Heart Failure Challenge: Selected Solutions
Development and Validation of a Machine Learning-based Phenomapping Tool to Identify Acute Decompensated Heart Failure Patients with Diuretic Resistance
Ambarish Pandey, M.D., M.S.C.S. (team leader); Matthew W. Segar, M.D., M.S.; Duwyanne Willett, M.D.; Wilson Tang, M.D.; Javed Butler, M.D., M.P.H., M.B.A.
This machine learning-based semi-supervised sub-phenotyping schema incorporates multiple disease-related factors among patients with acute decompensated heart failure (ADHF) to derive three phenogroups according to their diuretic efficiency. The phenomapping approach has identified key biological factors that underlie diuretic resistance and provide a tool to identify such patients for further phenotyping with proteomic and metabolomic analysis. The phenomapping tool will also help identify patients with a high probability of diuretic resistance for enrollment in clinical trials aimed at testing novel approaches to decongestion and symptom relief among patients with ADHF.
A Deep Learning Classifier for Assessing Diastolic Dysfunction Severity in HFpEF
Partho P Sengupta, M.D., D.M. (team leader); Ambarish Pandey, M.D., M.S.C.S.; Nobuyuki Kagiyama, M.D., Ph.D.; Matthew W. Segar, M.D., M.S.; Naveena Yanamala, Ph.D.
This is a rigorously validated and well-documented semi-supervised deep learning Solution for phenotyping patients with heart failure with preserved ejection fraction (HFpEF). The resulting classifier automatically integrates multidimensional echocardiographic data to grade the severity of diastolic dysfunction and segregates patients into subgroups with predominant cardiac versus extracardiac phenotypic patterns of HFpEF. The deep learning classifier offers a viable solution to overcome the limitations of the existing clinical standards for accurately characterizing the burden of diastolic dysfunction in HFpEF.
Intelligently Characterizing Patient Hemodynamic Phenotypes for Advanced Heart Failure in the ESCAPE Trial Using Learned Multi Valued Decision Diagrams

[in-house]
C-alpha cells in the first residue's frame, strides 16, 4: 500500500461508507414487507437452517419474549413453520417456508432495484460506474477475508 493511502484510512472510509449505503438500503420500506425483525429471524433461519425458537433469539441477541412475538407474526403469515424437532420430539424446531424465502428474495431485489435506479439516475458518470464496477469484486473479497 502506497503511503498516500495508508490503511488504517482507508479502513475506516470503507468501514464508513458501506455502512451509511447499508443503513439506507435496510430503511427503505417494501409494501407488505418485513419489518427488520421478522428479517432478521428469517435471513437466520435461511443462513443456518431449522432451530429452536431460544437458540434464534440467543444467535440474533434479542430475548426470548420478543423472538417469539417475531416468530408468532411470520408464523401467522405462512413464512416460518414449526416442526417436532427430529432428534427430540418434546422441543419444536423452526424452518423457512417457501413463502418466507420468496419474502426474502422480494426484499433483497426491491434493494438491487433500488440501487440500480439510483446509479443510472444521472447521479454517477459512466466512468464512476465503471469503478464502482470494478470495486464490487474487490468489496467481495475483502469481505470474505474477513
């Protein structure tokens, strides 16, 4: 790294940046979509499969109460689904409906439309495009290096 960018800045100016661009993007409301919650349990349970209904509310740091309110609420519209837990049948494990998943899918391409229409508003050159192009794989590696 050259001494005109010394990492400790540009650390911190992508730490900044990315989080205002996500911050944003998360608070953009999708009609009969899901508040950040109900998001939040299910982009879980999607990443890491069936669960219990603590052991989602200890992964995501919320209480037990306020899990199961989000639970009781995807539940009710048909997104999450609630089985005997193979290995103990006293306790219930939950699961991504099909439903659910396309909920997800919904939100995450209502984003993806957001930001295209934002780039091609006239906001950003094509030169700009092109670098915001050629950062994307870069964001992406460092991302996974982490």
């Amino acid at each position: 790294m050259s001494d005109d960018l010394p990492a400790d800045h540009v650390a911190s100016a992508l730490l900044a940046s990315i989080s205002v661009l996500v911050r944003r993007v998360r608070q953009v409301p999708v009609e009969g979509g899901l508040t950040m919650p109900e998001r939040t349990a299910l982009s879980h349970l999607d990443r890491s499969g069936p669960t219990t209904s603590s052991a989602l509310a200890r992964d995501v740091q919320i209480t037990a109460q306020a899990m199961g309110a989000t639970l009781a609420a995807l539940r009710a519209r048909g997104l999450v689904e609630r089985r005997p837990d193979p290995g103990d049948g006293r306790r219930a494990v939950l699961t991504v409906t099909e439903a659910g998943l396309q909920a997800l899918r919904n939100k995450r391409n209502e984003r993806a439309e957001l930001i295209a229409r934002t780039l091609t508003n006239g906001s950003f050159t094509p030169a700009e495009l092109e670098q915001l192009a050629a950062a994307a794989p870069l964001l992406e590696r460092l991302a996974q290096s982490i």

Josephine Lamp (team leader); Yuxin Wu; Steven Lamp; Lu Feng, Ph.D.; Sula Mazimba, M.D., M.P.H.
This machine learning Solution presents an open source risk stratification and phenotyping tool for hemodynamic phenotypes in advanced heart failure. The tool provides a hemodynamic risk score that takes in single point of care measures as input, and uses a diverse set of features (including invasive and composite hemodynamics and other clinical measures) to return a score of 1 (< 10% chance) to 5 (> 40% chance), indicating the probability of a specified outcome, such as mortality, rehospitalization, or readmission in 30 days.
LEveraging Aggregated Data From Open Sources in Acute Heart Failure (LEAD-AHF)
David Kao, M.D. (team leader); Pardeep Jhund, M.B., Ch.B., Ph.D.; Jennifer L. Hall, Ph.D.
This Solution proposes a harmonized dataset, the Precision Medicine Platform, that will enable researchers to construct virtual patient cohorts that can be used to support a wide range of phenotyping analyses. In accordance with recent calls to improve data sharing, the Solution will be reusable and will support the creation of virtual cohorts and extraction of datasets from acute heart failure clinical studies. The Solution will provide these publicly available datasets in a consistent and transparent manner for secondary analyses.
Application of Machine Learning in Identifying Heterogeneity of Treatment Effects in Patients with Heart Failure and Preserved Ejection Fraction
Rishi J Desai, Ph.D., M.S. (team leader); Sebastian Schneeweiss, M.D., Sc.D.; Muthiah Vaduganathan, M.D., M.P.H.
This Solution proposes to evaluate two novel machine learning-based predictive modeling approaches for grouping the HFpEF populations in order to identify subgroups that are most likely to derive benefit with certain treatments. The goal is to address key limitations of the traditional ‘one variable at a time’ subgroup analysis methods. Successful application of advanced machine learning approaches for identifying factors leading to differential treatment effects in heart failure with preserved ejection fraction (HFpEF) could be crucial in generating hypotheses regarding the role of certain etiologic factors in putative treatment benefits. This could facilitate planning and design of future investigations of targeted treatments for this heterogenous disease.